It may be best to just buy a persimmon tree. A cultivar called "Meador" has been selected for sweetness and is available from nurseries.

Another "Tree Note"Persimmons are not too fussy about where they're planted. They send down a deep taproot, so they can tolerate a dry location. They don't mind heavy soil but they don't like shade. A persimmon should do OK in the site I can offer it, a well-drained south-facing spot on the edge of a broad ridge.

3 comments -- please add yours:

Anonymous said...

Nicely done. Going with a few cultivars is your best bet if planting a couple. If you want a number of them, you might try buying a bundle of persimmon seedlings from Kentucky State Forestry, then see my links page at for INGA & KNGA and letting people know you're looking for Persimmon scion wood. You can then graft yor own on a number of trees. It isn't terribly difficult and you can get a number of cultivars. Remember to keep some males for pollination.

--- dedicated to growing, education, and use of Diospyros virginiana L., the common, or American persimmon

Genevieve Netz said...

Thanks for the link you gave to this article on your site.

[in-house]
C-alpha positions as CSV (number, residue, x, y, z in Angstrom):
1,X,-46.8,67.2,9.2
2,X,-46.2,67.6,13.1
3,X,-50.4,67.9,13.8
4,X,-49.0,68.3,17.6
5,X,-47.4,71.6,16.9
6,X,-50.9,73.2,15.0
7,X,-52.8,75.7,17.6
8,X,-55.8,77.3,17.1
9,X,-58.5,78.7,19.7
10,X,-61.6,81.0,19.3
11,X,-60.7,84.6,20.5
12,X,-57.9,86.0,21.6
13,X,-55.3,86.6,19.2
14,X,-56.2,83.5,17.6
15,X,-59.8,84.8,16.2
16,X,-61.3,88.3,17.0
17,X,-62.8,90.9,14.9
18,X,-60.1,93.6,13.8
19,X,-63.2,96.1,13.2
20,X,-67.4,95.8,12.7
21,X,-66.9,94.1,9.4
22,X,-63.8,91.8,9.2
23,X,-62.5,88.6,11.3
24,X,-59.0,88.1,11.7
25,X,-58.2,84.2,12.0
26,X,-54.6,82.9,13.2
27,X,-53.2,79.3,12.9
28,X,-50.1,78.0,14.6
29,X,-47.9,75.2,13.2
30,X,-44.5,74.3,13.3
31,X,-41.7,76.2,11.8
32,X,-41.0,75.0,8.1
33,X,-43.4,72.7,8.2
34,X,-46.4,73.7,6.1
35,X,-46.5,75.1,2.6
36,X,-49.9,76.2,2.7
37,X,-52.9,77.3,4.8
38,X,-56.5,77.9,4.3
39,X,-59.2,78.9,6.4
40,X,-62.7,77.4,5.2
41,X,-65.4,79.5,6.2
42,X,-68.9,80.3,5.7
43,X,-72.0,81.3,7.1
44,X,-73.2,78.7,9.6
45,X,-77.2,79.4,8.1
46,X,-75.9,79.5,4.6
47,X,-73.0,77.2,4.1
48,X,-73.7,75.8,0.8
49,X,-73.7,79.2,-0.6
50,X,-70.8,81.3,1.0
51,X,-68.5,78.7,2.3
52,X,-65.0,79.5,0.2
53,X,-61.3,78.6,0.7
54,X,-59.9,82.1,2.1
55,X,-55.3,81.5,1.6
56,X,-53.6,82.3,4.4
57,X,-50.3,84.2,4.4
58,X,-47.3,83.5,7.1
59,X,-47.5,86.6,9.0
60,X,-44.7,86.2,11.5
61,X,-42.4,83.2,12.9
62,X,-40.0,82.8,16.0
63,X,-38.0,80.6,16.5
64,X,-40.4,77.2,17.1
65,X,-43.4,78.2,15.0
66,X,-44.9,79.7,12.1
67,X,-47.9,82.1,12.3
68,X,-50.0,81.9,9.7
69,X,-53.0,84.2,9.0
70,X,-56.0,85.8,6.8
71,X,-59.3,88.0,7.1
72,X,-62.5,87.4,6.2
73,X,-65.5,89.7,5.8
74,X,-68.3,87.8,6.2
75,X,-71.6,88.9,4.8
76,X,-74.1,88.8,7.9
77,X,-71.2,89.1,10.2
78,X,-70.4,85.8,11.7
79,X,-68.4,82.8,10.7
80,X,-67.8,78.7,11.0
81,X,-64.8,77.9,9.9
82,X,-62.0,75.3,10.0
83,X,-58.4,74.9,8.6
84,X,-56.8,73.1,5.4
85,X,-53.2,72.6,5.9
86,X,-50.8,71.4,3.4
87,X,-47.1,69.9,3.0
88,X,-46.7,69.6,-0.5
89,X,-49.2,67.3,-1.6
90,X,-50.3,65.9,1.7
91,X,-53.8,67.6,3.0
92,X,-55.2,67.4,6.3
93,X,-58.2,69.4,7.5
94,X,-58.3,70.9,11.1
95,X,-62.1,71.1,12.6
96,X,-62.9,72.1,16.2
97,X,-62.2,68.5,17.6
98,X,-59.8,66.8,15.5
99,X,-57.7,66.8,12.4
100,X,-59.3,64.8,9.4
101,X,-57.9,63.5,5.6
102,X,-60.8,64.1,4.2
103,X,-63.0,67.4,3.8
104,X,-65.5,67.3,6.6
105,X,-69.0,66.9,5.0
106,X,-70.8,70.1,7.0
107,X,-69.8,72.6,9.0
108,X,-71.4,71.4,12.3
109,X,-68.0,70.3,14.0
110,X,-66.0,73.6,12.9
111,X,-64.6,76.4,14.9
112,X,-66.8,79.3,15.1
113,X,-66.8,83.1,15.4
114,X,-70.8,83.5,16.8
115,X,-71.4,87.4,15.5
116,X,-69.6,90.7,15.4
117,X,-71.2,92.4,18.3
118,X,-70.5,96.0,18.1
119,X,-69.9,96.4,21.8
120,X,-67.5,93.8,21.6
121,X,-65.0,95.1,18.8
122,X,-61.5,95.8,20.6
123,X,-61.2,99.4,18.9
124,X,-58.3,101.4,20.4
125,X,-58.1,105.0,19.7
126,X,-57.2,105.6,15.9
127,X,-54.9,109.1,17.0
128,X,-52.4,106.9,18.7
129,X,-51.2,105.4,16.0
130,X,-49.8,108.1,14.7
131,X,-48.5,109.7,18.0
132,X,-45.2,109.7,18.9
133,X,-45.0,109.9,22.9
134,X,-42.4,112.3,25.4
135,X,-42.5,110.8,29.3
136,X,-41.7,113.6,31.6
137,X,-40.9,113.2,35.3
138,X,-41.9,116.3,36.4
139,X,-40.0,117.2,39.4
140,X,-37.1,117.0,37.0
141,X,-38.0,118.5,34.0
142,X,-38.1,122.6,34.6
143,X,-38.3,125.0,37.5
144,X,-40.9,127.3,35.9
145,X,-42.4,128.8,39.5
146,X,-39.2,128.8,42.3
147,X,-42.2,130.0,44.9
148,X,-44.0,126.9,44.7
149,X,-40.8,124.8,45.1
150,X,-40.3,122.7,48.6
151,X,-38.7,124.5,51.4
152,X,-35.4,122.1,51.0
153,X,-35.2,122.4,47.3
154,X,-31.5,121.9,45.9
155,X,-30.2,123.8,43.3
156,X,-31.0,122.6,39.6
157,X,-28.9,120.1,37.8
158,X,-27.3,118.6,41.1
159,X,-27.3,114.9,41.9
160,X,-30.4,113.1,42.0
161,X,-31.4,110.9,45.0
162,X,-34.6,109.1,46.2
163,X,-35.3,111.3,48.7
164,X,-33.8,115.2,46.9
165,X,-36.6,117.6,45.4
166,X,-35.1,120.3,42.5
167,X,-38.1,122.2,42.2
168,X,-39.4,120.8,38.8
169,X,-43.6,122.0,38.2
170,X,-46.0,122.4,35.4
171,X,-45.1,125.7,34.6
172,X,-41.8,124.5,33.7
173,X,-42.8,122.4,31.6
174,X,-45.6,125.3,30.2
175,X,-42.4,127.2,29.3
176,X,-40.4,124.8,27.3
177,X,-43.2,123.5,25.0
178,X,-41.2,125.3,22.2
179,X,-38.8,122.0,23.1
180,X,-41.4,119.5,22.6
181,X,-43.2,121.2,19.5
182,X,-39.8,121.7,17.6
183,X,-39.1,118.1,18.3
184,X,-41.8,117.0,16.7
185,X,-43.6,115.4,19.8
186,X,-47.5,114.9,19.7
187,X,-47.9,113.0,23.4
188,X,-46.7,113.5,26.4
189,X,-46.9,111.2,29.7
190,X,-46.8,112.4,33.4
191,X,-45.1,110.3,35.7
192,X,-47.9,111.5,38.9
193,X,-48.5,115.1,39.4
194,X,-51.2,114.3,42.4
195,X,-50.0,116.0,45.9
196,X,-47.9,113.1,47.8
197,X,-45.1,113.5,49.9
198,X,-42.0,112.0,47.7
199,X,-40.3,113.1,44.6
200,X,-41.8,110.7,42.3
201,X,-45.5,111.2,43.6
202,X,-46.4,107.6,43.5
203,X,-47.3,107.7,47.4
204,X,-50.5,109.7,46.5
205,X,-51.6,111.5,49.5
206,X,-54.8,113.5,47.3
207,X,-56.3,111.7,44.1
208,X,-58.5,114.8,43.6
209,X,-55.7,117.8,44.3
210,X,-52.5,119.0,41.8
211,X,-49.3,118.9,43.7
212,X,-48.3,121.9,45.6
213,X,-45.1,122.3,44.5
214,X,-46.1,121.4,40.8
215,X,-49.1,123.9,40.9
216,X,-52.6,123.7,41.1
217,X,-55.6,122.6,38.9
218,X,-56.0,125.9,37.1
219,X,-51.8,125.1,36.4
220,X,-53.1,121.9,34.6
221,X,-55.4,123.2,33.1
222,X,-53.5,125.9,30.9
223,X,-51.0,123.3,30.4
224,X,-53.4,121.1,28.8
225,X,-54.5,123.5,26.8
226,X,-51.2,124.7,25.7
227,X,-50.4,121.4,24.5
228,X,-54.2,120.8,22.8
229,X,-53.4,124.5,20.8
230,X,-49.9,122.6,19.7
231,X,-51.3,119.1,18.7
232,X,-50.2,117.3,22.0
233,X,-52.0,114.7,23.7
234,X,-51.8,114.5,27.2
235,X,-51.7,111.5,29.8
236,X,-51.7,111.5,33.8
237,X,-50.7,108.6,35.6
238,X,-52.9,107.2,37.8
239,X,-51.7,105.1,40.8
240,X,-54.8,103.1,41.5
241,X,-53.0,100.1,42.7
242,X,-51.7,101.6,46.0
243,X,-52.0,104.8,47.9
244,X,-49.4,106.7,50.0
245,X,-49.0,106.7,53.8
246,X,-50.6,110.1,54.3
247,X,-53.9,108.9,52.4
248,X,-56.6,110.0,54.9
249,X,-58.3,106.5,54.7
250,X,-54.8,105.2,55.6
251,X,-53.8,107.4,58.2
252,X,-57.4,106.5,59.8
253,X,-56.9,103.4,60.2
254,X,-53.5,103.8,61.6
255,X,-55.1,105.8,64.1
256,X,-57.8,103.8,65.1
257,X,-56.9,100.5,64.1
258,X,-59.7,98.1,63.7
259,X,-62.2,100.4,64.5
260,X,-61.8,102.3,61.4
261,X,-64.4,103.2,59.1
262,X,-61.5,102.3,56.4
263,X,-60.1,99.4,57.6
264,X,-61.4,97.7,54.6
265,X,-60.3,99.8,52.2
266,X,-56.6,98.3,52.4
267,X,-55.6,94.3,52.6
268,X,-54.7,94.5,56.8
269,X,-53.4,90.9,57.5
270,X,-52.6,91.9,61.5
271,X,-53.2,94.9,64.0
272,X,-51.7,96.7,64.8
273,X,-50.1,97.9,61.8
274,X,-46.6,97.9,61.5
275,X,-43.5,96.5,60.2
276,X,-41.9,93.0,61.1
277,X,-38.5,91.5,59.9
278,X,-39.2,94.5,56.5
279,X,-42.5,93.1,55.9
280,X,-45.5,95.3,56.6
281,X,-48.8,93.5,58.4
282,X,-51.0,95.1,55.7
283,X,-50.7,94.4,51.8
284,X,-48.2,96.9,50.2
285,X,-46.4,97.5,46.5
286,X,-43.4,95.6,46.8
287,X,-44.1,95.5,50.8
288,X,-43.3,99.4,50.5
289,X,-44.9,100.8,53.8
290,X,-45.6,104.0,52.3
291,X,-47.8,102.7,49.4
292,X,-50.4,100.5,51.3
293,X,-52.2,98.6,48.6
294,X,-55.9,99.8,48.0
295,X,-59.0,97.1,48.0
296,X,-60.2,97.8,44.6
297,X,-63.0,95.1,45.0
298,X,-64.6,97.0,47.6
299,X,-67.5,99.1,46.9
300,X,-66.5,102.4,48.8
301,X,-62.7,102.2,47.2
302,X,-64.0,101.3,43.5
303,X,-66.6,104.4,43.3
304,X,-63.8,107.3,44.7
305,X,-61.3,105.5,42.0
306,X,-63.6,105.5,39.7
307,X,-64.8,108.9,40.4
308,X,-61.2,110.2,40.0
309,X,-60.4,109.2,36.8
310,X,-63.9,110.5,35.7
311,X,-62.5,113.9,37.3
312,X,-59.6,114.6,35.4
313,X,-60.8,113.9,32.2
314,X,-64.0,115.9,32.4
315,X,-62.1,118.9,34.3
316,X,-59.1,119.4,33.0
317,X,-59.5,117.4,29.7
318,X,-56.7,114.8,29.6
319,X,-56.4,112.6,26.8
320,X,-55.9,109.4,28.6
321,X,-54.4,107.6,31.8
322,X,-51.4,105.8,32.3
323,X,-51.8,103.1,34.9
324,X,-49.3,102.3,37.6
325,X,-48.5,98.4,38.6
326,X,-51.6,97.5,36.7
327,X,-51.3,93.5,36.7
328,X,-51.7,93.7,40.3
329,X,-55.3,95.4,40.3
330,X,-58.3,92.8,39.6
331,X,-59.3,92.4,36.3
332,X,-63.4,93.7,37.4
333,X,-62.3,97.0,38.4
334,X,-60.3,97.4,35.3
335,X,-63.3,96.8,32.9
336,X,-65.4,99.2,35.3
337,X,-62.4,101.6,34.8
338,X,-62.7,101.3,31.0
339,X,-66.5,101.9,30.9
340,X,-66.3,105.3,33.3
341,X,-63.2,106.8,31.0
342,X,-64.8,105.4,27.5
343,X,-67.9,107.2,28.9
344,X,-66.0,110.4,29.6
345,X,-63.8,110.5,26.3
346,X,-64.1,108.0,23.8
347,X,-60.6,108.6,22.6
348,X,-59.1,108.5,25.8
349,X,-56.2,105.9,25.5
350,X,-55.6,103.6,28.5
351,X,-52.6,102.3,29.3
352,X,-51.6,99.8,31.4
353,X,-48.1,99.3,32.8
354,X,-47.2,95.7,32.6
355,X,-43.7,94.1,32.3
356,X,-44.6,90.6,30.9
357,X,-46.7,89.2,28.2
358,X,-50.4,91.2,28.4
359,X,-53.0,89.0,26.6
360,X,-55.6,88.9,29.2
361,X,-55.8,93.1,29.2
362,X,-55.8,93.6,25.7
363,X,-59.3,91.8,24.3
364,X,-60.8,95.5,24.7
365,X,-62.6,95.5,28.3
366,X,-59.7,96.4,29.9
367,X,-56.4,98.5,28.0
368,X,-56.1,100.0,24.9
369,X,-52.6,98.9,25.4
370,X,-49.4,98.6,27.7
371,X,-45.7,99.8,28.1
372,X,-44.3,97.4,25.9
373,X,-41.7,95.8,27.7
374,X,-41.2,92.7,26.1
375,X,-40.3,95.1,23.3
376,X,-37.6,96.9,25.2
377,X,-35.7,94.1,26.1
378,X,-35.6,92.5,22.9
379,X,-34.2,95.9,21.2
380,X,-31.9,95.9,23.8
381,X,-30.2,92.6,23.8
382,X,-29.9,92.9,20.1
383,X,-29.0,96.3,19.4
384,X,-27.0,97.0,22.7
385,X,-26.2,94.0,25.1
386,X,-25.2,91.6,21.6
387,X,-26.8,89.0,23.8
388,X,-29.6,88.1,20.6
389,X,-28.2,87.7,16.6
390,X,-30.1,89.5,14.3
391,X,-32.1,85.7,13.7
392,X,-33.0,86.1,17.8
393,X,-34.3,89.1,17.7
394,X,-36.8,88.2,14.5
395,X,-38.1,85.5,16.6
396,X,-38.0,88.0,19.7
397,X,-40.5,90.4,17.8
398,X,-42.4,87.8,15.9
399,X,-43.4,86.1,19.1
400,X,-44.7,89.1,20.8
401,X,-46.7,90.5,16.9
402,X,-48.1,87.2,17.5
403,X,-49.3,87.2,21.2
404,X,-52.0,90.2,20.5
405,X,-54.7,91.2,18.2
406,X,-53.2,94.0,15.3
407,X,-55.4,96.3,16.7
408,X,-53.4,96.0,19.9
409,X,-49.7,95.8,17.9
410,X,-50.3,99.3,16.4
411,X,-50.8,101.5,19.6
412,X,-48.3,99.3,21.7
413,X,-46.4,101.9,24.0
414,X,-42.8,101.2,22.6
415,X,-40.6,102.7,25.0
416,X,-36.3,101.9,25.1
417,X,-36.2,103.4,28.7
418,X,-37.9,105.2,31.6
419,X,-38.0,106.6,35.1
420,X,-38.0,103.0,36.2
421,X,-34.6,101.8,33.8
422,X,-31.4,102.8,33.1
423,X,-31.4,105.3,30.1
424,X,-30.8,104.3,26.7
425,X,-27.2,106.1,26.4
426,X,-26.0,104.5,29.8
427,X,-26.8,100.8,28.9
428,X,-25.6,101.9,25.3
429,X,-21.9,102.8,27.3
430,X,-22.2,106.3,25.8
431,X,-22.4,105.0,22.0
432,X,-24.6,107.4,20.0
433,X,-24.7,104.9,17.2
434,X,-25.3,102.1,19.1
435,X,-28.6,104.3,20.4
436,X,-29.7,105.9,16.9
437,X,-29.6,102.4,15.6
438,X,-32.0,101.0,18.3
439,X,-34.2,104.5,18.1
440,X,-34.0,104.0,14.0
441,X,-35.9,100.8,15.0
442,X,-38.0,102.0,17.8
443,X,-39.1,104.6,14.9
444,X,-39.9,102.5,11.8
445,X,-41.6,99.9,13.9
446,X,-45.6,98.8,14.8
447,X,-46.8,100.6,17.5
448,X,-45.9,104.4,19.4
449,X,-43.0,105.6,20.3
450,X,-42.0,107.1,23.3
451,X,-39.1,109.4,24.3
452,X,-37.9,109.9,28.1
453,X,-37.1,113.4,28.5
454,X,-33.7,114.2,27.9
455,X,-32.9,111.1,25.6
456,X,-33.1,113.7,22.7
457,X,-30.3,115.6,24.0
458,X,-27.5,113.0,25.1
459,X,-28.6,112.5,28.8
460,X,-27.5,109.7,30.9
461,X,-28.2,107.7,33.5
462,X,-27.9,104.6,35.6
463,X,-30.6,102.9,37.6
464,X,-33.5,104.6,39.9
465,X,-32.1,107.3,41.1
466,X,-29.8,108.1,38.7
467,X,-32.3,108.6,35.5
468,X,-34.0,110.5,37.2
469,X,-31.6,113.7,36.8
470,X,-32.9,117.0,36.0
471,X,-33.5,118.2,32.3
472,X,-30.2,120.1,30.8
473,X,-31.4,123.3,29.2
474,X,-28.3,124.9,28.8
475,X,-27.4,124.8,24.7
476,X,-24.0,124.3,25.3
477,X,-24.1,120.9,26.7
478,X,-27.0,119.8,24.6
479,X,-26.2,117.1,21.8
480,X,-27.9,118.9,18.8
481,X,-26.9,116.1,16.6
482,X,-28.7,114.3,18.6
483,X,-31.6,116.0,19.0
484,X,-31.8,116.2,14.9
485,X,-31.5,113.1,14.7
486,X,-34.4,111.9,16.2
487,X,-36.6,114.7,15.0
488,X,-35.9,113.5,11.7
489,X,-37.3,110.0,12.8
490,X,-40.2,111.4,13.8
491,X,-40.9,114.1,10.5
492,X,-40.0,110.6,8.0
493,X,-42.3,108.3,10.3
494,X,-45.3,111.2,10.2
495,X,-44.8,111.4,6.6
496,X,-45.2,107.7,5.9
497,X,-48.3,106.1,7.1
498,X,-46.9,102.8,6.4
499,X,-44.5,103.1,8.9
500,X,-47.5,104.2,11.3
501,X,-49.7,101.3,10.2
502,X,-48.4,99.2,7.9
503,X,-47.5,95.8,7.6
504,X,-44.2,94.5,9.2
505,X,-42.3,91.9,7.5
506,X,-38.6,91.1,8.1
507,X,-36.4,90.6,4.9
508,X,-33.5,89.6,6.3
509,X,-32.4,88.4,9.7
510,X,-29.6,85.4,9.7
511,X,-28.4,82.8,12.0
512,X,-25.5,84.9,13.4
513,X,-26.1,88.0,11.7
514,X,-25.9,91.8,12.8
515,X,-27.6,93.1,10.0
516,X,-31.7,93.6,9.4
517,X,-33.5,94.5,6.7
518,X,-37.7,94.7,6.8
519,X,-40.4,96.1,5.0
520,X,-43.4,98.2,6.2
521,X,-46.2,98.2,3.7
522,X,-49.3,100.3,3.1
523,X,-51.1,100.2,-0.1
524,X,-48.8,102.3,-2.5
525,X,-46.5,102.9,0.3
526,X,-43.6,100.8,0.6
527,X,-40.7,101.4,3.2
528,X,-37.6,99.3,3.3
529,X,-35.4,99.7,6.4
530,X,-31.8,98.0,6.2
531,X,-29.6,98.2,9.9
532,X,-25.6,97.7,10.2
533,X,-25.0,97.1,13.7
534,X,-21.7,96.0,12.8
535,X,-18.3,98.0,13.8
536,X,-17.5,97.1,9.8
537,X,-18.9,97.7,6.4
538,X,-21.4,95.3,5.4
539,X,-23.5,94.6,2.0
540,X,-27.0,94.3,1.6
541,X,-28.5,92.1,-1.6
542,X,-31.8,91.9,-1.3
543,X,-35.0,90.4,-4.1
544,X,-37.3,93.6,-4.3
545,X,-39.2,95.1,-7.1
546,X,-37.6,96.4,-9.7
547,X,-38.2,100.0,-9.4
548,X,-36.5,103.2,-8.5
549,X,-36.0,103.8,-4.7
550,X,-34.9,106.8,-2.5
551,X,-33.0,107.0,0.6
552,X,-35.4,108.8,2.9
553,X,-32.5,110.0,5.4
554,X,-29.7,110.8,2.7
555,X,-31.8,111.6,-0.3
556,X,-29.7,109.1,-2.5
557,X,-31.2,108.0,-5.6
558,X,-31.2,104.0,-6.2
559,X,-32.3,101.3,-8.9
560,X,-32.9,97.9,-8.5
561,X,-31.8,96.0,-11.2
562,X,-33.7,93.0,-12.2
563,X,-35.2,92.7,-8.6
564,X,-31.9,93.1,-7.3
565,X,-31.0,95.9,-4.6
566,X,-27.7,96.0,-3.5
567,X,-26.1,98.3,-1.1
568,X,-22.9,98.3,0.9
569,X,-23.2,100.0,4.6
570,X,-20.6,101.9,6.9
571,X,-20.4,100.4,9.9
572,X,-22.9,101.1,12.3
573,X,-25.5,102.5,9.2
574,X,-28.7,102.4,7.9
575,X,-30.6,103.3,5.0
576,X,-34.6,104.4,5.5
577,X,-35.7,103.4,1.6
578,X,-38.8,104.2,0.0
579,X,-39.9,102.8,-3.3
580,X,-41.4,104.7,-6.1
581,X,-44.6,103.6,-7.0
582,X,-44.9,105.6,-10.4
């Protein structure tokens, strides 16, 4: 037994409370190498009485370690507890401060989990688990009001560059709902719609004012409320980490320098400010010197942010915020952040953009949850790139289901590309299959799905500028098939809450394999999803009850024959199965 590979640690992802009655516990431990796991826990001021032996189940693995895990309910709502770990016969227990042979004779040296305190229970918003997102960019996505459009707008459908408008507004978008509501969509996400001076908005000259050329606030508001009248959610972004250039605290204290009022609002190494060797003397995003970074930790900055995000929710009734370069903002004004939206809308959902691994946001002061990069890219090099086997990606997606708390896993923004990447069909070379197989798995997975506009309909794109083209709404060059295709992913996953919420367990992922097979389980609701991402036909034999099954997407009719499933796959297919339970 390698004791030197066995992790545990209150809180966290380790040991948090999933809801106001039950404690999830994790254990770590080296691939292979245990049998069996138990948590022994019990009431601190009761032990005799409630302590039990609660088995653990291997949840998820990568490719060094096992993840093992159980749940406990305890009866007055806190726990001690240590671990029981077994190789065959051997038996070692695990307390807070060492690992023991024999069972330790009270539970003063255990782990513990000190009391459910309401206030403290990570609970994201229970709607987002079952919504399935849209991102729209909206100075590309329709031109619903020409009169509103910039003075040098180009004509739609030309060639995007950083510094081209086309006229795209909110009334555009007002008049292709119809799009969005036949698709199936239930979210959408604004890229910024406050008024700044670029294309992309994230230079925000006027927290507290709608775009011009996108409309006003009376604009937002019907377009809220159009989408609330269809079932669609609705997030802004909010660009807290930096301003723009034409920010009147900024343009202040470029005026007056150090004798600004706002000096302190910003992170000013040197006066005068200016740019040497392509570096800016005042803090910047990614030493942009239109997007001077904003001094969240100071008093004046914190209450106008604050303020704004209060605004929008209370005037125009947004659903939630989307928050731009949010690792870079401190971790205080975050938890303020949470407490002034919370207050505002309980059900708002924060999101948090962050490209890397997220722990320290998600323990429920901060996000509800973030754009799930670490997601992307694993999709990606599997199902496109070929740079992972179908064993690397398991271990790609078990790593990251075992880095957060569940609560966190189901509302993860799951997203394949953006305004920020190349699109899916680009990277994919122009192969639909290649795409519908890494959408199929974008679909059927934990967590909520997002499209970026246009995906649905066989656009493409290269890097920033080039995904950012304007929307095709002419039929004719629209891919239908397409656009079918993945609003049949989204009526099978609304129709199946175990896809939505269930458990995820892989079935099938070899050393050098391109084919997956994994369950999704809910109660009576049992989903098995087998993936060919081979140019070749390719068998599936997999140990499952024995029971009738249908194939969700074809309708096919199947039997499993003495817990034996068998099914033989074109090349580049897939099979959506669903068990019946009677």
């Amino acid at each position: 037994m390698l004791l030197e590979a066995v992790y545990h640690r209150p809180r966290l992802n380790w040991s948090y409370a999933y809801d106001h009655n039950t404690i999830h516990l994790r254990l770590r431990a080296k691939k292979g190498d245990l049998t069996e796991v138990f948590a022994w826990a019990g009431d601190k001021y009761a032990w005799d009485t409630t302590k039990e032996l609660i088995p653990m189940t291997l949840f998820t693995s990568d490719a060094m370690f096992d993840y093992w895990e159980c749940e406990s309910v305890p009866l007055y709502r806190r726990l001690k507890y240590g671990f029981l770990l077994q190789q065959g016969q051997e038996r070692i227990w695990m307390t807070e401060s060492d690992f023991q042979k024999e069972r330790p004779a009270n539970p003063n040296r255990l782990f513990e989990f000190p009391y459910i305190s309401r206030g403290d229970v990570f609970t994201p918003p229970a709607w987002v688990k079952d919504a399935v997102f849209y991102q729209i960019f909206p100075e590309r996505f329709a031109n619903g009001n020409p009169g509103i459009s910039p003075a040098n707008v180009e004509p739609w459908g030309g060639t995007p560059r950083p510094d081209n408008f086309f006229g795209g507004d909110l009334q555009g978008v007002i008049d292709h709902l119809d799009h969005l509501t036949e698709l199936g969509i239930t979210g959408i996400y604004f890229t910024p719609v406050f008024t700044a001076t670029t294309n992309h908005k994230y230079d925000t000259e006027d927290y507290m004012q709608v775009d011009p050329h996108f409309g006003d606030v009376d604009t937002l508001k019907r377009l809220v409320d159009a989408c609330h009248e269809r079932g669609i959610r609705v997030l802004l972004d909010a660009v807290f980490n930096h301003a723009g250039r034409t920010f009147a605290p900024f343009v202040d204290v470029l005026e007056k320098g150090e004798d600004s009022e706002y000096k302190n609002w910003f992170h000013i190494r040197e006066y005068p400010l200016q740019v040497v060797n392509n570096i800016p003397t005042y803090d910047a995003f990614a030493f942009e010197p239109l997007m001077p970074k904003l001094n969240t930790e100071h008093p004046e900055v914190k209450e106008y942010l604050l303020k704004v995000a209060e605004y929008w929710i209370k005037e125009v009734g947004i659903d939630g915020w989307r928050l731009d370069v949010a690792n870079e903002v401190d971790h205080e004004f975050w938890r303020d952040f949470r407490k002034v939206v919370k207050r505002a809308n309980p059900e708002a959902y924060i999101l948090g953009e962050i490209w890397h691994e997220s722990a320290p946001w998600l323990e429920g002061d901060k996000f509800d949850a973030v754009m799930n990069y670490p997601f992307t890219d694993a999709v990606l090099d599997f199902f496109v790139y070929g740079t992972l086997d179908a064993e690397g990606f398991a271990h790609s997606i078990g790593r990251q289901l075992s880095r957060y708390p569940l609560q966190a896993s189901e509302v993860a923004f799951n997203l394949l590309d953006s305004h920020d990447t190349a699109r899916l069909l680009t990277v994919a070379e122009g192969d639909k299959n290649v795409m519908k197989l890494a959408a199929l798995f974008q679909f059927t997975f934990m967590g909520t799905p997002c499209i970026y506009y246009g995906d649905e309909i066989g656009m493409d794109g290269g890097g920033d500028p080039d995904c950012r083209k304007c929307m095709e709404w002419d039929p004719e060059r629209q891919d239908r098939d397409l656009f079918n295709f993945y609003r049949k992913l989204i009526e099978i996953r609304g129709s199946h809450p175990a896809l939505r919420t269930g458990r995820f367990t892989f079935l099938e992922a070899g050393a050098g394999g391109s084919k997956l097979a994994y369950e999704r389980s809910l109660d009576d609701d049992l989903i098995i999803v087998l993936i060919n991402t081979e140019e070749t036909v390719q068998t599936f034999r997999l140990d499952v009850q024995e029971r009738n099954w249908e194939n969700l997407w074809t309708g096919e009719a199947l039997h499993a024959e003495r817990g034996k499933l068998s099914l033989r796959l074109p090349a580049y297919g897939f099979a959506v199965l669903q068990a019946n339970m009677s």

Just as an update, I did search around on the internet and look through various seed catalogs for persimmon trees.

We tried ordering some seedlings from a small nursery that was very reasonable in price. However, they were sold out at the time of our order. So we ordered a couple of pawpaw trees instead. They are not really a substitute, but they should be interesting.

Maybe next year we'll get our persimmons.

Anonymous said...

Persimmon trees are male or female, so if you plant seeds you won't know what you are going to get.

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Enrich your life with the study of trees.

"The power to recognize trees at a glance without examining their leaves or flowers or fruit as they are seen, for example, from the car-window during a railroad journey, can only be acquired by studying them as they grow under all possible conditions over wide areas of territory. Such an attainment may not have much practical value, but once acquired it gives to the possessor a good deal of pleasure which is denied to less fortunate travelers."